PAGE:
background: grey;
  position: relative;
 height: 1000px;
  width: 707px; 
}

.content:before {
  background: rgba(255, 255, 255, 0.8);
  position: absolute;
  height: 100%;
  width: 110%;
  transform: skewX(-5deg) translateX(10%);
  transform-origin: bottom left;
  content:'';
}
<div class="content">
  <p>Lorem ipsum dolor sit amet, consectetur adipiscing elit. Cras imperdiet congue aliquam. Etiam efficitur lectus id nulla iaculis dapibus. Phasellus nec nisl bibendum, hendrerit diam at, consequat est. In posuere lorem eget felis venenatis elementum.
    Ut vestibulum a nulla commodo pharetra. Cras accumsan dui a libero faucibus rutrum. Integer sed nunc accumsan, convallis lectus venenatis, iaculis arcu. Pellentesque tincidunt purus eu pulvinar tempus. Nam aliquet orci vel sapien condimentum pharetra.
    In rhoncus vehicula metus, vitae euismod mauris consequat sit amet. Praesent suscipit quam libero, eget semper neque aliquet faucibus.</p>
</div>

Clipping Content Using the overflow CSS Property, Learn how to use the overflow CSS property to keep your normal and absolutely the result of content getting clipped inside the container Notice what your example looks like now: content In the example you saw here, the width and height of our div was fixed to 350 pixels and 200 pixels respectively. Using css transforms on the other hand would mean you'd have to have your shape divs in the background, then layer the actual text over them in another element to that the text isn't skewed as well. Again, browser support isn't guaranteed.


clip, The clip CSS property defines what portion of an element is visible. Note: Where possible, authors are encouraged to use the newer clip-path property instead. If any side's value is auto , the element is clipped to that side's inside border edge. If you'd like to contribute to the data, please check out  Clipping. Think about <clipPath> in SVG (or clip-path in CSS) as a way to cut a shape out of another shape. There’s no concept of opacity, or alpha channel, to gray area here. Parts of the element with a clipping path applied are literally visible or not visible. Clipping just uses the geometry of the shape.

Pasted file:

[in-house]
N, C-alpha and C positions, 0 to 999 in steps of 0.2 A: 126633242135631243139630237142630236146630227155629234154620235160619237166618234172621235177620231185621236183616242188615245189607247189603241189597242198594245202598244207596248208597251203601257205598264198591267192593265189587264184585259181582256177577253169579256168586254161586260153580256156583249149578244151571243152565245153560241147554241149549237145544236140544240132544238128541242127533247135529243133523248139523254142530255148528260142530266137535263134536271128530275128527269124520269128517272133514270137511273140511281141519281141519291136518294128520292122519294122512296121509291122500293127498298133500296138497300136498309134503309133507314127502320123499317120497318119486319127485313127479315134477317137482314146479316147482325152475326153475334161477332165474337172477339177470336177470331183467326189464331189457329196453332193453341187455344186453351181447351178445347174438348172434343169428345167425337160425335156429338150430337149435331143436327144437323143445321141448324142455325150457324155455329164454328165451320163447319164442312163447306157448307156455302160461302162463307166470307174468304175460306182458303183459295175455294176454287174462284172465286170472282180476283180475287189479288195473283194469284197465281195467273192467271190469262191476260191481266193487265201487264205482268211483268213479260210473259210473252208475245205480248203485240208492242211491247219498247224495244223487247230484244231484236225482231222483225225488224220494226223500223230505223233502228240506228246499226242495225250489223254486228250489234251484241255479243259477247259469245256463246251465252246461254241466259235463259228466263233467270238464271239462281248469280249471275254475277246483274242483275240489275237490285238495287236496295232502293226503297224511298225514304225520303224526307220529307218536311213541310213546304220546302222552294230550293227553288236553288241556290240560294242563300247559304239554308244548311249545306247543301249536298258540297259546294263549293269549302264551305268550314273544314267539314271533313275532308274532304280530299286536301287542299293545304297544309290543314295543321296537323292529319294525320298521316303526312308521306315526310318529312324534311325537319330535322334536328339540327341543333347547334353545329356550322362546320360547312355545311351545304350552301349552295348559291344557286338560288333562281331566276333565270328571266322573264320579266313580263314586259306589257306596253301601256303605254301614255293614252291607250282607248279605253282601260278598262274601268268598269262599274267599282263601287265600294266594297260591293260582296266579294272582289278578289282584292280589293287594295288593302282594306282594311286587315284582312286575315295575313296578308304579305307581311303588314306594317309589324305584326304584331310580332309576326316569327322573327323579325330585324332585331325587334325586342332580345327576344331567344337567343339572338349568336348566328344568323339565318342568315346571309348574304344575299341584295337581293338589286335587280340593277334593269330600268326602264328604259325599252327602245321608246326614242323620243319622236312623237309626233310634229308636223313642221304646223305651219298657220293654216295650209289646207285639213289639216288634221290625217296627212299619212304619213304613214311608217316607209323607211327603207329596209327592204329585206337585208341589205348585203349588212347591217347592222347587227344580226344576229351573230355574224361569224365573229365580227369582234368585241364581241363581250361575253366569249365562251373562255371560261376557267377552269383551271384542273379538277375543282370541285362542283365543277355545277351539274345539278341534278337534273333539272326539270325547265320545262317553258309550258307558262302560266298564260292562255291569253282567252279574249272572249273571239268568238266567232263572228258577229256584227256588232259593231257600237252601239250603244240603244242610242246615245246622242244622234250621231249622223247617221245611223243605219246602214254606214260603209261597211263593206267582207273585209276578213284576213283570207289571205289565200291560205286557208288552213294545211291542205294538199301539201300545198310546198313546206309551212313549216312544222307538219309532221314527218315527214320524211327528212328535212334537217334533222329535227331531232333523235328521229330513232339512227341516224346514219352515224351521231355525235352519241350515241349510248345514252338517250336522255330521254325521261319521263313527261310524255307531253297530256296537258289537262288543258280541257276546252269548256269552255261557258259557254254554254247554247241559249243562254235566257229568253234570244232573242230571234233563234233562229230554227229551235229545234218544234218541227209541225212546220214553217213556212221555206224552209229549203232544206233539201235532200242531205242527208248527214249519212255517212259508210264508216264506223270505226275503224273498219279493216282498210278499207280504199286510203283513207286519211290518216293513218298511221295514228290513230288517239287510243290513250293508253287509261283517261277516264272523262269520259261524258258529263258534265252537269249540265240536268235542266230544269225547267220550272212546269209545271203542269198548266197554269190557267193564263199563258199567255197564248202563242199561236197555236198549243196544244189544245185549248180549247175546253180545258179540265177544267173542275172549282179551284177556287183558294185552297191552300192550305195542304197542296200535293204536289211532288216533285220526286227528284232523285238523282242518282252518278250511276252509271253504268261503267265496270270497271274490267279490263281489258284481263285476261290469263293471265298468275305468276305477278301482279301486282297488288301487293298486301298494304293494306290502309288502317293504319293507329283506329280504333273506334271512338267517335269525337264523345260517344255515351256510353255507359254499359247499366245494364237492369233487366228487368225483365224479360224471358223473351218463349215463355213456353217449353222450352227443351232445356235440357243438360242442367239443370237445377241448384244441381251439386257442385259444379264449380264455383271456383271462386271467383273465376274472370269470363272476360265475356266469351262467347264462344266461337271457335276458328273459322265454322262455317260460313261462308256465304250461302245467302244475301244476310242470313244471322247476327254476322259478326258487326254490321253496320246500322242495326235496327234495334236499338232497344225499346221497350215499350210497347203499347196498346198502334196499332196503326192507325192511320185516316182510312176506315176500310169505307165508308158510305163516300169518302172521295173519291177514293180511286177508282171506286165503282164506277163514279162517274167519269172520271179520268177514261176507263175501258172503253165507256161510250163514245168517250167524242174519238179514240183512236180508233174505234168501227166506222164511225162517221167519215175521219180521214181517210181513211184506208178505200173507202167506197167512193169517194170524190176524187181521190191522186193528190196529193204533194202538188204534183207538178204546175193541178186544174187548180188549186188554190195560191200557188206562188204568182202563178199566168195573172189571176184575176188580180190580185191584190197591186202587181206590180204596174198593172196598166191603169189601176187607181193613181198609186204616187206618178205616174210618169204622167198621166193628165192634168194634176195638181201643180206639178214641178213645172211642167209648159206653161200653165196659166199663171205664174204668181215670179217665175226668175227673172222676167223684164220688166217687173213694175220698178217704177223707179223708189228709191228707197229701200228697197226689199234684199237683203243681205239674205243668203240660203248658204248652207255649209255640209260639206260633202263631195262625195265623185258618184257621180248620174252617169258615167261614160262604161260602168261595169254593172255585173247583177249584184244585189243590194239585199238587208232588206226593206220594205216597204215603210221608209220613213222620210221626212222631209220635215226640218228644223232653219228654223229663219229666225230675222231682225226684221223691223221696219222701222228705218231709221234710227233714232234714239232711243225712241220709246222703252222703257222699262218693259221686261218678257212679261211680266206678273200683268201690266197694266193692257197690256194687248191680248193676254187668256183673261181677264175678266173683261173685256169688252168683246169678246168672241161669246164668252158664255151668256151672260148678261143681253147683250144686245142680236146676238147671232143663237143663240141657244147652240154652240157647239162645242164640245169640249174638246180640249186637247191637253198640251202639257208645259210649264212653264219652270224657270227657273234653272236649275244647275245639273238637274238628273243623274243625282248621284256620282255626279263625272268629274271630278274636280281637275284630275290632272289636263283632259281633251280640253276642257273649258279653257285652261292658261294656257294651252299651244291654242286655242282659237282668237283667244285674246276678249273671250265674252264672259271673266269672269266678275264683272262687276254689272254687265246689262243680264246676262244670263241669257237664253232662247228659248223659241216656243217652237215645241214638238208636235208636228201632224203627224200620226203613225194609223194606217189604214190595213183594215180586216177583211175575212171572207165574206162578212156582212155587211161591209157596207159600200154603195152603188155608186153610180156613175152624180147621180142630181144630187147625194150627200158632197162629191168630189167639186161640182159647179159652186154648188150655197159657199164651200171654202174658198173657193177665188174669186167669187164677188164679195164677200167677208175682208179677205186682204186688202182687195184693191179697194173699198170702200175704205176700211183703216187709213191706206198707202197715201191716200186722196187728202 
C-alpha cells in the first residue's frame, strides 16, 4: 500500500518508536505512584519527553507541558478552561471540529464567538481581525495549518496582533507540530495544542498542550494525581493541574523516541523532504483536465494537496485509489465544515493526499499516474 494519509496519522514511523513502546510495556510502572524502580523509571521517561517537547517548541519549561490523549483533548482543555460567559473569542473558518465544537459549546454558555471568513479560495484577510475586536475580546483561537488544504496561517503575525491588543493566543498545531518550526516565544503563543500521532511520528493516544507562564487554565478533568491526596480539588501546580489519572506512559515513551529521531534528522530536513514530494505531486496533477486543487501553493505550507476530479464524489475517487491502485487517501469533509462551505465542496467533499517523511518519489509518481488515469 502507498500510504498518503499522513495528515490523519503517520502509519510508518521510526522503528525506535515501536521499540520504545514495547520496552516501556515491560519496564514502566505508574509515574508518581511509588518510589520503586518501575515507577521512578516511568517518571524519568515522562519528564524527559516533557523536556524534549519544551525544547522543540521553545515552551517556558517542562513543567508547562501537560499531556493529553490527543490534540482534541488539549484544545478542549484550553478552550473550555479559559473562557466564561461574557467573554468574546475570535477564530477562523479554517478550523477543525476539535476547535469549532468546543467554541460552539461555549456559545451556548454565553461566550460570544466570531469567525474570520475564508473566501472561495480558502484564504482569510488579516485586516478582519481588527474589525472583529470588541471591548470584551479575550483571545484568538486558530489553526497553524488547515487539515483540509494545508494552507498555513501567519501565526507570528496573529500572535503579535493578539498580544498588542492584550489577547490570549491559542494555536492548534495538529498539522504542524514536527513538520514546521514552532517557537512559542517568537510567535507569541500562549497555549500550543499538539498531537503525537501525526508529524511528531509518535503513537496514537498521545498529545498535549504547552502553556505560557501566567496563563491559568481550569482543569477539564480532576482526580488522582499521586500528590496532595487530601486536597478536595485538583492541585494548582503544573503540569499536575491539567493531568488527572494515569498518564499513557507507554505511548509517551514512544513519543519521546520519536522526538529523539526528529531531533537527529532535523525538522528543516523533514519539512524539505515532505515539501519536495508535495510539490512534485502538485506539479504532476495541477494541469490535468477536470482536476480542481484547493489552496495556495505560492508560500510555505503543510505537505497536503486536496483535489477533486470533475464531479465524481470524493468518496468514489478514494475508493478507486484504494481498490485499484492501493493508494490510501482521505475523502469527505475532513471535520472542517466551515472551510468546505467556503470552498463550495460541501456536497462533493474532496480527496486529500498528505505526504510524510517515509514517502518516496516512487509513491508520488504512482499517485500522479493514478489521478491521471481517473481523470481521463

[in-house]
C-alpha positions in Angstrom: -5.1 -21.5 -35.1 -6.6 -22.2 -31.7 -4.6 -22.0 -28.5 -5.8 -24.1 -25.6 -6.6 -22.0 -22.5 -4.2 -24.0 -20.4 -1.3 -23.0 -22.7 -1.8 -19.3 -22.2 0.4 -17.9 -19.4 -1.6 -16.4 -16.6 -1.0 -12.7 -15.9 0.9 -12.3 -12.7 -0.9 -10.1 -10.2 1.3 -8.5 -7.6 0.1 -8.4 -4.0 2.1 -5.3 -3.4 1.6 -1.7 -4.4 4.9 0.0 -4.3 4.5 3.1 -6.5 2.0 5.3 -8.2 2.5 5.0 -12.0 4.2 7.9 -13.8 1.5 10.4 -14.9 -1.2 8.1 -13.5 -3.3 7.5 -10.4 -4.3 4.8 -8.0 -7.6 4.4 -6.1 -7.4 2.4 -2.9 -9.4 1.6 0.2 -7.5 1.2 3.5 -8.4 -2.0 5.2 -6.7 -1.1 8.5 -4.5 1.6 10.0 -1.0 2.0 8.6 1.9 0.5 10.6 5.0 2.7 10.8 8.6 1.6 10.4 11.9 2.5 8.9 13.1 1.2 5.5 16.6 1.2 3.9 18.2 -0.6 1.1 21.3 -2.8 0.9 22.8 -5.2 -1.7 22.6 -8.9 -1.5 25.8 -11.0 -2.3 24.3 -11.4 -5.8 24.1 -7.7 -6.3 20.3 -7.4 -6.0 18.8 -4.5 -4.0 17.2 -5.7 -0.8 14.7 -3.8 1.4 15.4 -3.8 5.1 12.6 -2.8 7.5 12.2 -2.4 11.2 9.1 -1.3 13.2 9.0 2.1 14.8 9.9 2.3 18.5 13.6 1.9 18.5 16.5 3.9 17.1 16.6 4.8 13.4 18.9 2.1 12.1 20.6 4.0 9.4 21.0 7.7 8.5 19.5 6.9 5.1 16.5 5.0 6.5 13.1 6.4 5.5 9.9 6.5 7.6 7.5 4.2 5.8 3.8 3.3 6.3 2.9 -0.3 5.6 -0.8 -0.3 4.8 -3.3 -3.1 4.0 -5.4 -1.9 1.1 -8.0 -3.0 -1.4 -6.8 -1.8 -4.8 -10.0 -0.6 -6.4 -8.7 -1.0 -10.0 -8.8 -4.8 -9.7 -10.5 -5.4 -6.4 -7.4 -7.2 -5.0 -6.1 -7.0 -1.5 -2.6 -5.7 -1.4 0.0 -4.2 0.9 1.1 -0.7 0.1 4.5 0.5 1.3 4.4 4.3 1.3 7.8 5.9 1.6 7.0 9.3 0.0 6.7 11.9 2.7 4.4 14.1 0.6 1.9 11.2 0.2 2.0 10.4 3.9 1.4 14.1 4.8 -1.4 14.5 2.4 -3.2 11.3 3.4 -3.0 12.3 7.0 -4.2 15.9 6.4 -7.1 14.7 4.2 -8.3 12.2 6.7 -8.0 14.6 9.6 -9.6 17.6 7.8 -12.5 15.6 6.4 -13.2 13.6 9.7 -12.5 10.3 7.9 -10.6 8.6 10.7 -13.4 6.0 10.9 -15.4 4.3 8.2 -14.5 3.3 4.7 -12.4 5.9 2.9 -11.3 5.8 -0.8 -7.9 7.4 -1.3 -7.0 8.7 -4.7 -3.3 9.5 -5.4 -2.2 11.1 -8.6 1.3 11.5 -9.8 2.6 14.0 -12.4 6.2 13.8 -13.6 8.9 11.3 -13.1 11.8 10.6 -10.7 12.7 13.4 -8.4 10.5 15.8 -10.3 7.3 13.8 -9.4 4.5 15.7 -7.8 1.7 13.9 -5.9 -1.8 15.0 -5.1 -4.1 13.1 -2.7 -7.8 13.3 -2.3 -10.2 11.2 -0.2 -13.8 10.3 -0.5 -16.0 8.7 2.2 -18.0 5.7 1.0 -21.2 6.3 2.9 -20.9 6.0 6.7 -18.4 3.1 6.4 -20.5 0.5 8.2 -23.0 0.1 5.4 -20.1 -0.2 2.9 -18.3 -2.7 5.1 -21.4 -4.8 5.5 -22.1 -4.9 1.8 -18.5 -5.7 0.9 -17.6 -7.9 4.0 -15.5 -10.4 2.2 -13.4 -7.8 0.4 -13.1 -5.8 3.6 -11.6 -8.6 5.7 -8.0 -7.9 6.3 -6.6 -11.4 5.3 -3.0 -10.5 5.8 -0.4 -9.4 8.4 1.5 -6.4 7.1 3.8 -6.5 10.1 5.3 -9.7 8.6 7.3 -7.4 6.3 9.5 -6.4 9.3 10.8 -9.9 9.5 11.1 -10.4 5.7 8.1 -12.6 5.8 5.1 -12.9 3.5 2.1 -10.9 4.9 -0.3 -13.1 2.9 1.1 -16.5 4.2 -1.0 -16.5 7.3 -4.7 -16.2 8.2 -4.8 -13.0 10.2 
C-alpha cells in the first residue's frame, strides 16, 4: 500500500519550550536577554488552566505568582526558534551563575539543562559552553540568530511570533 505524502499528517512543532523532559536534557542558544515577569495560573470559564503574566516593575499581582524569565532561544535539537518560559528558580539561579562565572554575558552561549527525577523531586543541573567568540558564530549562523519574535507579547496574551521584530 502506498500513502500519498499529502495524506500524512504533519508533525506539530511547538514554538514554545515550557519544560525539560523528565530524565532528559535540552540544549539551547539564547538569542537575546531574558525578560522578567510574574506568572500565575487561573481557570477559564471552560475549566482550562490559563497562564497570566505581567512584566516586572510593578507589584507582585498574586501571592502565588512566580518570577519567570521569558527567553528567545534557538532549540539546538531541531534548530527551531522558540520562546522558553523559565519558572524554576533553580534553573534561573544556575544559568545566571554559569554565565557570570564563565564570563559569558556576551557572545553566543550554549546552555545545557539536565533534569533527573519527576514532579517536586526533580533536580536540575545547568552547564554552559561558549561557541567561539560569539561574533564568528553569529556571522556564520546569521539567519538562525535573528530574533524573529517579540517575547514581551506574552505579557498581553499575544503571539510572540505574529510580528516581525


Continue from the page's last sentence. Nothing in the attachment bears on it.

background-clip, The background-clip CSS property sets whether an element's background extends underneath its border box, padding box, or content box. This can be done using svg clip-path. Advantages: Work with a regular div; No hacky borders to create shapes; Do not apply any rotation so that you can easily do it on non uniform background; Does not add any div element through CSS so that you can still work with the regular div background (in case you have code modifying it for example!)


CSS clip property, The rectangle is specified as four coordinates, all from the top-left corner of the element to be clipped. Note: The clip property does not work if "overflow:visible". The clip CSS property defines what portion of an element is visible. The clip property applies only to absolutely positioned elements, that is elements with position:absolute or position:fixed.